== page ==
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How to Send Money Home from China

source:Teach Abroad time:2018-10-09 16:59:37 read:180

Given that most schools in China offer foreign teachers generous salaries and free accommodation, many are left with large sums of RMB in their Chinese bank accounts come to the end of their contracts. Once outside of the country, it can be difficult to get holds of funds from a Chinese account, so it's best to transfer any extra Yuan to a foreign account in advance. Fortunately, thanks to a growing number of apps and online services, this is easily done. Here are three of our most recommended ways to make international transfers from China:

#1 PayPal 
This global online payment service offers a safe and convenient method to transfer up to $10,000 in a single transaction to a foreign account. In order use this, you must create a PayPal account in both China and the country of your recipient account and link your respective bank cards to them. You will then be able to add money to your PayPal wallet and simply send it using the recipient's email address and phone number. Alternatively, you can make a direct transfer using the credit/the debit card associated with your account. You can expect PayPal transfers to reach the destination account within 3-5 working days. Though a quick, safe and convenient tool, PayPal charges fees of between 0.5-7.4% for cross-border transfers, making it quite a costly method. That said, if you are looking to make the transfer independently and securely, it's a good choice!

#2 Alipay 
Possibly one of the most convenient ways to transfer money abroad, the Alipay app enables users to send large amounts of money for enticingly low fees that will reach the destination account in up to 5 working days. The catch is that this service is only available to Chinese nationals or green card holders, meaning that if you wish to use Alipay to get your funds home, you will need to find a trusted friend to help. Your friend will need to use their account to make the transfer, so it's best to either transfer your funds directly to their account by going to the bank, or by withdrawing the cash.
To use the service, your friend will first need to make sure the international payment the function of the app is enabled on their account. If it isn’t already, they simply need to fill in a few details and should be approved within a few days. Once that's done, you will need to enter the following details, along with the amount you wish to transfer:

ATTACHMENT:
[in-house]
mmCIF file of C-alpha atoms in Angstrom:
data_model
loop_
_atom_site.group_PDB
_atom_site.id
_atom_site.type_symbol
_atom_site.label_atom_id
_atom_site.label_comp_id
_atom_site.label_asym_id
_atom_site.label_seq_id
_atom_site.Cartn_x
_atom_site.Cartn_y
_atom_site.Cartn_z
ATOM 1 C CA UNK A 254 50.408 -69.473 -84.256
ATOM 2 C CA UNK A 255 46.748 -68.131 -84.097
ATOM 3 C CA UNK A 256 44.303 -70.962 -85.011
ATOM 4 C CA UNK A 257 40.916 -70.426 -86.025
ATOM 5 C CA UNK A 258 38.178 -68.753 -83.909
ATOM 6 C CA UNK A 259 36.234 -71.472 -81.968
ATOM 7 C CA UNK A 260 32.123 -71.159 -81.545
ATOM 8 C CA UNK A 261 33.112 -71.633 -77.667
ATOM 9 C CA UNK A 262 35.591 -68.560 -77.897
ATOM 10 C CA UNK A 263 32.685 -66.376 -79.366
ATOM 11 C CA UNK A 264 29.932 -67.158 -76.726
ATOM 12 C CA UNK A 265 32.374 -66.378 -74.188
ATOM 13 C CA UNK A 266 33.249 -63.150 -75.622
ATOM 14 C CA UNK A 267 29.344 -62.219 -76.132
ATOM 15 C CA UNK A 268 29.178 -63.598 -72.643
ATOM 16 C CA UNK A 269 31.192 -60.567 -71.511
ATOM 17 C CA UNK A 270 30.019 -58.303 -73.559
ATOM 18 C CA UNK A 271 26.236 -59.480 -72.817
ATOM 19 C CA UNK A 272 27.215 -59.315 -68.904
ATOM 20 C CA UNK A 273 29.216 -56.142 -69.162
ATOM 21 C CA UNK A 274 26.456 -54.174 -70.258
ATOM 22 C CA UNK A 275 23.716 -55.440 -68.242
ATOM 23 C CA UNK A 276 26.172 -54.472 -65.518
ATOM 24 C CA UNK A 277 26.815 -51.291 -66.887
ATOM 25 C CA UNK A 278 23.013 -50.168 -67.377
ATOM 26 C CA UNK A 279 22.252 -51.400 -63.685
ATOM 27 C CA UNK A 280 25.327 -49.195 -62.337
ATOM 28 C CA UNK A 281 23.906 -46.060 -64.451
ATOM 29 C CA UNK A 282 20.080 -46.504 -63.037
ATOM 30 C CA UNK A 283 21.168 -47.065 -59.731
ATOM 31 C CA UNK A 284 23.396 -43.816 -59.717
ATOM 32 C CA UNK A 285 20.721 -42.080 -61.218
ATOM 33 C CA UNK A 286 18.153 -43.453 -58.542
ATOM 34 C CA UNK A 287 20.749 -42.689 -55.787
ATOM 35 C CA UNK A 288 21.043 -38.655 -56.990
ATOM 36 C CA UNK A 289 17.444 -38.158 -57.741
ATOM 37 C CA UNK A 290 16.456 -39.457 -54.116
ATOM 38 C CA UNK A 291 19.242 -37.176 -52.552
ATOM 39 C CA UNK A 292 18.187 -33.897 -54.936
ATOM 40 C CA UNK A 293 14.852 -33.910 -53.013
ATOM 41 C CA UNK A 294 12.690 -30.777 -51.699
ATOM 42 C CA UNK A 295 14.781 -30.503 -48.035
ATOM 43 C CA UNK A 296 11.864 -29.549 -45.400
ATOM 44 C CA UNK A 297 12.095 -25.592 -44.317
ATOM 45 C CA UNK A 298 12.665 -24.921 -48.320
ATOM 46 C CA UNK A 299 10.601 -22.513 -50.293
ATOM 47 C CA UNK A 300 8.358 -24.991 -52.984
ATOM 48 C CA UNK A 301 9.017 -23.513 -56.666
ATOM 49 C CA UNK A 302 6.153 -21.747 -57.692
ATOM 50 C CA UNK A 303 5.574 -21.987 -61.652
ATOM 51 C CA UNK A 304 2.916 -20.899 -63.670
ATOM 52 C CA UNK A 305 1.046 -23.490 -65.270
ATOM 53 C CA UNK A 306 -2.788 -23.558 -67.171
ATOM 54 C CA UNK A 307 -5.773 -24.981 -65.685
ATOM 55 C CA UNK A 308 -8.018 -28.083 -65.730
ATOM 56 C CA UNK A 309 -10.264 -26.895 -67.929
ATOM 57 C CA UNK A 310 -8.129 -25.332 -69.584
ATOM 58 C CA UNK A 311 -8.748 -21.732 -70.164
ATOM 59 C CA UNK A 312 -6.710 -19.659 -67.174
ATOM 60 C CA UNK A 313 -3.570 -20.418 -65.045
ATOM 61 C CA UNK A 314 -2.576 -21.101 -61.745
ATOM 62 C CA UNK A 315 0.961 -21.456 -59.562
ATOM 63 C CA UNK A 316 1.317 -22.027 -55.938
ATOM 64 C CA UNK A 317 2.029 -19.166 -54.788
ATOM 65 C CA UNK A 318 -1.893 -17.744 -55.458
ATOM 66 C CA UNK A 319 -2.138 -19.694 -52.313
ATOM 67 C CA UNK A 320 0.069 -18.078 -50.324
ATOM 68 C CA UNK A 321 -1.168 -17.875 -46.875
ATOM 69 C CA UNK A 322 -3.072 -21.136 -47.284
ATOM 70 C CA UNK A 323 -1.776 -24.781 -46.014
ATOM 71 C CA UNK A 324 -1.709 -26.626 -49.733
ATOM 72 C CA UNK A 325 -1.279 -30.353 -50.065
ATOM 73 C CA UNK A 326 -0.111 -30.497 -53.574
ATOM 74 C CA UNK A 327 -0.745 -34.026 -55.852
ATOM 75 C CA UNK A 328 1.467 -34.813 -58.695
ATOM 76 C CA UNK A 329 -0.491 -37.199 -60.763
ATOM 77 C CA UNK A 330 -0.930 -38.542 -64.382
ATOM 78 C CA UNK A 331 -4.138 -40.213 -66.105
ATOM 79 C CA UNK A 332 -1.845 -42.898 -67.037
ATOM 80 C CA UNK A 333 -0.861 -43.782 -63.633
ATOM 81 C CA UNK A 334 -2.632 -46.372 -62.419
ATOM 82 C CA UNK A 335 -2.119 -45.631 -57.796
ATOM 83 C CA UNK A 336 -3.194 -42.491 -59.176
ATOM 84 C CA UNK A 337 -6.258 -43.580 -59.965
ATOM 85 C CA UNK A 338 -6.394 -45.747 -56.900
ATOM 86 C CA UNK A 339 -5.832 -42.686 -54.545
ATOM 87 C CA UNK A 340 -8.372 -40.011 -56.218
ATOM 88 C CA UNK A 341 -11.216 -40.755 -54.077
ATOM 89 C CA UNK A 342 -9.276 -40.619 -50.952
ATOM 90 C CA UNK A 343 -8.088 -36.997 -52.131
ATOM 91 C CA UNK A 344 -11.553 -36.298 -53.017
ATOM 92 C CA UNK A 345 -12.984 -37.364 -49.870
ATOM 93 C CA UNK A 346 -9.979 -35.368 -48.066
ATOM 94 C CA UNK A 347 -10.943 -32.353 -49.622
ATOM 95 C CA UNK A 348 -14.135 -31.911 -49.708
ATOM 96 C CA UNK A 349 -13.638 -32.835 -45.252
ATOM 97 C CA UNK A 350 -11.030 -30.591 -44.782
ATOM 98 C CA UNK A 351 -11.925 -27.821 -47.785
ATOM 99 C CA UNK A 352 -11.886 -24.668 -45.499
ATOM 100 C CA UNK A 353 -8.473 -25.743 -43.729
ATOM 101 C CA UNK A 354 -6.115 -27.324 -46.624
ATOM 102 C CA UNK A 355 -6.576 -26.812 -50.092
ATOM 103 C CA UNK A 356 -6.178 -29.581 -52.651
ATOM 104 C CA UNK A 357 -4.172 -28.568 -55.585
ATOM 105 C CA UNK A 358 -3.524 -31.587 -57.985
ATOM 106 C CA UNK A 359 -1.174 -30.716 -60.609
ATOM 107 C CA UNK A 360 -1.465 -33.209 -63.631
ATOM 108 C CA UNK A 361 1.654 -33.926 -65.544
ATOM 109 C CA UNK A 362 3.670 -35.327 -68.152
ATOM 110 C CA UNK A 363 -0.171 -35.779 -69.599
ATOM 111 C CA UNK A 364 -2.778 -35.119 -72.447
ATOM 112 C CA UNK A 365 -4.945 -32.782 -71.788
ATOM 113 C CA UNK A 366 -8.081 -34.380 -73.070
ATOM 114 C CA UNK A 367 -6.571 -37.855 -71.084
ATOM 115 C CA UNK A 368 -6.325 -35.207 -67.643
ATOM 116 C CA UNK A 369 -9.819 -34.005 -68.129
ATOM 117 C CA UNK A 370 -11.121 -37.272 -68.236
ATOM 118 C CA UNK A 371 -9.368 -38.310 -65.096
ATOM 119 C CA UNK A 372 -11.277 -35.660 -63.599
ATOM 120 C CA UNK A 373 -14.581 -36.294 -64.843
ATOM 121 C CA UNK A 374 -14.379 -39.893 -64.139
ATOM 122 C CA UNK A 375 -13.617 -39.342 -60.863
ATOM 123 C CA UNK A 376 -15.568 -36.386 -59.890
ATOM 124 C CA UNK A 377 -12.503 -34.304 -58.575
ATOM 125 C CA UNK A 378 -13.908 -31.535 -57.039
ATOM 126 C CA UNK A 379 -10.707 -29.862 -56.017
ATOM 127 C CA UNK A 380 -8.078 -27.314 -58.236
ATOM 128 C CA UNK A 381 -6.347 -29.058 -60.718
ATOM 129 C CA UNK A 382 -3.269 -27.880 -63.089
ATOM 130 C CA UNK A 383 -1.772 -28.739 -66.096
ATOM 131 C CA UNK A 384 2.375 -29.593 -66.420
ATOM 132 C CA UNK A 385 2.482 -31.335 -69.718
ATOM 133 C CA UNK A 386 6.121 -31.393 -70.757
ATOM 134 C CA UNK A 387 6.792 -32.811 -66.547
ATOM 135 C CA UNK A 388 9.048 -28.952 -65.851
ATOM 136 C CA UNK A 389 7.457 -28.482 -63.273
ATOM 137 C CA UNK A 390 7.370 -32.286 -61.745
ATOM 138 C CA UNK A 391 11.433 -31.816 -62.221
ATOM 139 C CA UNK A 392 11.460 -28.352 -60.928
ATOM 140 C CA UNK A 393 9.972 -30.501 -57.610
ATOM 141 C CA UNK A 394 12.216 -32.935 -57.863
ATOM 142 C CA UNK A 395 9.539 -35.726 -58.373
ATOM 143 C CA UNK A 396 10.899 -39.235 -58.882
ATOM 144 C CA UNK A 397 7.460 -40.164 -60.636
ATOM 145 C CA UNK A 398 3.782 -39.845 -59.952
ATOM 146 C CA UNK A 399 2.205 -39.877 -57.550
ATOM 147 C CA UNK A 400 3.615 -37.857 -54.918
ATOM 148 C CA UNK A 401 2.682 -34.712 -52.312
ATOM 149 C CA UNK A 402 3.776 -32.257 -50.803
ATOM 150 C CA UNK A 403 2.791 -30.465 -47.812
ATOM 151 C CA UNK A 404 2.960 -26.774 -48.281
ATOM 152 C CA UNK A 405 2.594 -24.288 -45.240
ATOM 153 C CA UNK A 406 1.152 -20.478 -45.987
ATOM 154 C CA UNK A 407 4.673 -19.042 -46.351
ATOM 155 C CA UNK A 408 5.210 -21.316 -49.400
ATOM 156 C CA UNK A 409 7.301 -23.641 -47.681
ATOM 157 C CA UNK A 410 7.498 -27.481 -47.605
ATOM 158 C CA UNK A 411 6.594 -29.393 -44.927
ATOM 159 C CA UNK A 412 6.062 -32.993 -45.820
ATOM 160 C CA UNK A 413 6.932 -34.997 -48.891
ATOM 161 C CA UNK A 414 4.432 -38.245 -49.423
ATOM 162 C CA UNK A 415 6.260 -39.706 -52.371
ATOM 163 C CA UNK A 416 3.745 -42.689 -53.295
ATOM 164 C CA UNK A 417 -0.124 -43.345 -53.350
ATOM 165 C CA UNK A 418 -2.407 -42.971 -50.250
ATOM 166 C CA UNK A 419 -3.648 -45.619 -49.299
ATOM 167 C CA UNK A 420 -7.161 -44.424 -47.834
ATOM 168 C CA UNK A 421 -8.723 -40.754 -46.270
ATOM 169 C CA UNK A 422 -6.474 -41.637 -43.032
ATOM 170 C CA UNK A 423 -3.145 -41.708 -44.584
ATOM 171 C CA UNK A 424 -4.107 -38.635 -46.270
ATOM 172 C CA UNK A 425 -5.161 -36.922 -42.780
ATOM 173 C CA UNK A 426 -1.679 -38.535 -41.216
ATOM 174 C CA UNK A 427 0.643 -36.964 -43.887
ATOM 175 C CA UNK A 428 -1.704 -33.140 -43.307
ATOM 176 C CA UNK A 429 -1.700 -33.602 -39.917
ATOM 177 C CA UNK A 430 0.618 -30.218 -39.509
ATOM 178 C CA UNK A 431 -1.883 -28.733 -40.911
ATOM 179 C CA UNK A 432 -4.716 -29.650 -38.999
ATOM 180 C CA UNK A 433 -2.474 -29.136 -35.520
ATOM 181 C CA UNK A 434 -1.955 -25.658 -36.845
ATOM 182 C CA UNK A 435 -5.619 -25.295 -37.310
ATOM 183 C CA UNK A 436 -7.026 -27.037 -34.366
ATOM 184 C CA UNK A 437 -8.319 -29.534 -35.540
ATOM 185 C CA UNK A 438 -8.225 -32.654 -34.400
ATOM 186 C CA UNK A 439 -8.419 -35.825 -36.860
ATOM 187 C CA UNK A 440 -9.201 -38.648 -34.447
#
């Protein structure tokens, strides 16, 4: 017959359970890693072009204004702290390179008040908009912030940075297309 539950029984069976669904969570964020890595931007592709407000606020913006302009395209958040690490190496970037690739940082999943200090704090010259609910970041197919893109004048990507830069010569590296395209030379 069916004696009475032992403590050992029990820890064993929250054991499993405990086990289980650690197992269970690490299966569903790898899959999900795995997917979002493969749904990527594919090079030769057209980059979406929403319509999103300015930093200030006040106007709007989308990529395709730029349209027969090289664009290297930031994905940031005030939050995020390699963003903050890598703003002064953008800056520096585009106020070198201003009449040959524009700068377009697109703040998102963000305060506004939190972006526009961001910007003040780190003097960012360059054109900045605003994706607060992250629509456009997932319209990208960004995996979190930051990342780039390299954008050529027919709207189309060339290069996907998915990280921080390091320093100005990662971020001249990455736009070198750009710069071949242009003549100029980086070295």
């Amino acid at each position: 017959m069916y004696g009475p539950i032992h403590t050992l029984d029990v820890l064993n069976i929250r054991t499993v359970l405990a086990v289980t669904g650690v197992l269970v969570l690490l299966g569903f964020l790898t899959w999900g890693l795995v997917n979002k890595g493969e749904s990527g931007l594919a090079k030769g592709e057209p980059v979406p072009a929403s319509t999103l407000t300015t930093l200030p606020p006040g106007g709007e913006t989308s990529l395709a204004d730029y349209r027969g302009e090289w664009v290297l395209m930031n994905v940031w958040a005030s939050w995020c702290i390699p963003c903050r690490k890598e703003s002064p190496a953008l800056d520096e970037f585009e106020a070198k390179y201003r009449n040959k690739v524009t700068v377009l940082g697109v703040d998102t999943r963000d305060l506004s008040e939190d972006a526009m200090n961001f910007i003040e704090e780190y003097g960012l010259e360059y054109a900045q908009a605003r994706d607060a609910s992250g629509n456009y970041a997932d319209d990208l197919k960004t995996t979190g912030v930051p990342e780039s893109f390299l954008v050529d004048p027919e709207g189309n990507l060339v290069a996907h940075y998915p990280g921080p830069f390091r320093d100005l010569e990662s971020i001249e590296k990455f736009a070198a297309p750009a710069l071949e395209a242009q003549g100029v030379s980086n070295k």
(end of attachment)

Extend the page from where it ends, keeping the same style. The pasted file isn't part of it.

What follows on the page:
· Recipient's full name as printed on passport/ID
· Recipient country
· Recipient's address
· Name and address of their bank
· Recipient's IBAN and SWIFT codes

Once these details have been entered, Alipay will calculate the transfer fee and the charge will be no more than stated – even once it reaches the foreign account after no more than 5 days! This makes Alipay one of the cheapest and quickest ways to transfer money, the only real disadvantage being that as a foreigner you are unable to do it alone.

#3 The Bank 
Anyone looking to go down the old-fashioned route, practice their Chinese or simply avoid online transfer services will be pleased to know it's possible to transfer in the person at the bank. There's a chance staff at local branches will be unfamiliar with international transfers, so it's best to head to your bank's main branch in your city to do this. Much like any visit to a Chinese bank, this is unlikely to be quick, so if you’re on a tight schedule this probably isn't the option for you.
To make the transfer, you will need to provide the same information as outlined above as well as your passport details. It's important to note that due to currency restrictions in China, foreigners are limited to maximum transfers of 500 USD per day, while Chinese citizens can transfer up to 50,000 USD per year. Therefore, if you're looking to send large sums and avoid multiple charges, again it's advisable to ask a trusted Chinese friend to make the transfer from their account.
Money sent directly from the bank can take between 1-5 working days to arrive and it's likely that both your Chinese and recipient banks will charge a cross-border transfer fee. Though fees differ depending on who you bank with, this remains one of the most expensive options. Though by no means an exhaustive list, these methods have been used by several of our teachers over the years and provide a good variety of ways to get your hard earned money home. When it comes to deciding which is best, we recommend considering how much you wish to transfer, the fee you’ll incur and whether you wish to do it independently.

Whichever you choose, be sure to provide your name as is on your ID and double check your bank IBAN and SWIFT codes. If using an online method, do so only on a private WIFI network for safety purposes!


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